Whilst much of Heseltine’s report is about the need for local and sectoral institutions to drive skills policy, innovation and growth.

This is obviously music to my ears.

I see both the Resolution and Heseltine reports as adding to a debate on what started out as the ‘need to rebalance’ the British economy and is rapidly becoming a, much more interesting debate, on the nature of our capitalism.

The debate about economic policy is finally starting move beyond the tradition levers of monetary and fiscal policy and into the realms of corporate governance, skills, banking, industrial structure and the differing benefits of different firm business models to the wider economy.

This is a hugely welcome development.

To use a diagram I‘ve used before, we are starting to discuss at the national level all the various elements of ‘political economy’.

On that note, the other important contribution this week came from the Bank of England’s Andy Haldane in a speech to a packed meeting of Occupy Economics on Monday evening (to which I had the great honour of responding from the panel – the best write ups I’ve seen of the event are here and here).

Haldane argued that there was a connection between rising inequality, rising household debt and the eventual crisis. Something very much in line with the tone of Resolution’s work.

For the hard-headed facts suggest that, at the heart of the global financial crisis, were and are problems of deep and rising inequality.

We have seen, first, inequality-induced crisis and, latterly, crisis-induced inequality. The 99% have faced double-jeopardy.

He went on to argue that the oversized nature of the banking sector in the UK, before the crash, added to problems in the wider economy:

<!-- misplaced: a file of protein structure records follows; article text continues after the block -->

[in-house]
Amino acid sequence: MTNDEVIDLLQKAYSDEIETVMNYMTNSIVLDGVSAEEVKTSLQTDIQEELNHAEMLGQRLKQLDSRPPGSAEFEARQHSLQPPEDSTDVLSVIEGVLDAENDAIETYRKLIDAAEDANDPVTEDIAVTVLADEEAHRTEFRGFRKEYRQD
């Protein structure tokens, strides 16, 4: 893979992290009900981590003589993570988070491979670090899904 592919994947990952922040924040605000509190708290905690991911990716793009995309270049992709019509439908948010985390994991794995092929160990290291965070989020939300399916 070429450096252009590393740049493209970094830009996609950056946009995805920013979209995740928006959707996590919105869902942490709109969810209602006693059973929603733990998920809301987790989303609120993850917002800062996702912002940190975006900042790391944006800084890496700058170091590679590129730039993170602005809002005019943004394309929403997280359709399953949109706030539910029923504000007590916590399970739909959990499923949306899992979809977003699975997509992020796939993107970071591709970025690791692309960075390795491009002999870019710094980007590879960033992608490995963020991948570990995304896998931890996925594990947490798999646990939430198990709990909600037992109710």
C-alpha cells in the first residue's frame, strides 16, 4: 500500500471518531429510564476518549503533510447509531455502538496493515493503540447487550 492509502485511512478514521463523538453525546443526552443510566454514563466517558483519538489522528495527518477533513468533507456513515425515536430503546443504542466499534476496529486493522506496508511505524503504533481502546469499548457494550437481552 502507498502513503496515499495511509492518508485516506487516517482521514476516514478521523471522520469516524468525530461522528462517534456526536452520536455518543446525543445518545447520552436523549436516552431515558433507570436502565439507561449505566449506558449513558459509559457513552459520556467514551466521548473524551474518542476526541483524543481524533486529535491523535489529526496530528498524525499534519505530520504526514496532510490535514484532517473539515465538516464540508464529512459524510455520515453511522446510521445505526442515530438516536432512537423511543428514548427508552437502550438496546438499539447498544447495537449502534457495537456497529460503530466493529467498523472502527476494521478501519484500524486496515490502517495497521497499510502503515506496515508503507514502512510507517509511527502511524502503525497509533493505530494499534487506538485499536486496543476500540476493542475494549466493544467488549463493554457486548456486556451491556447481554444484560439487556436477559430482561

Recent research by the Bank for International Settlements suggests that, once bank assets exceed annual GDP in size, they begin to act as a drag on growth.

Why? Because human and financial resources are drained from elsewhere in the economy. The sectors hardest-hit by this financial vacuum-cleaner effect are R&D-intensive businesses (who might otherwise have attracted the scarce, skilled labour that flowed into finance) and businesses reliant on external funds (whose financial cake was instead being eaten by the banking system). These are the very businesses that today we are seeking to re-nurture.

This strikes me as very much in agreement Lord Heseltine’s report.

Haldane called for ‘financial reformation’ based around changes in culture, capital, credit, compensation and competition. (The whole speech is well worth a read.) This is again, at heart, a form of institutional reform – in this case to the structure of the banking sector.

If we want the economy to enjoy a stronger recovery, one that is more sustainable, more inclusive and more resilient and that reaches across the UK and into lower income groups rather than just benefitting those at the very top, then that will require serious reform of our national business model. We can’t just return to business as usual. We instead need to build a new economy. Heseltine, Haldane and the Resolution Foundation are all offering helpful sign posts as to how to get there.

TUC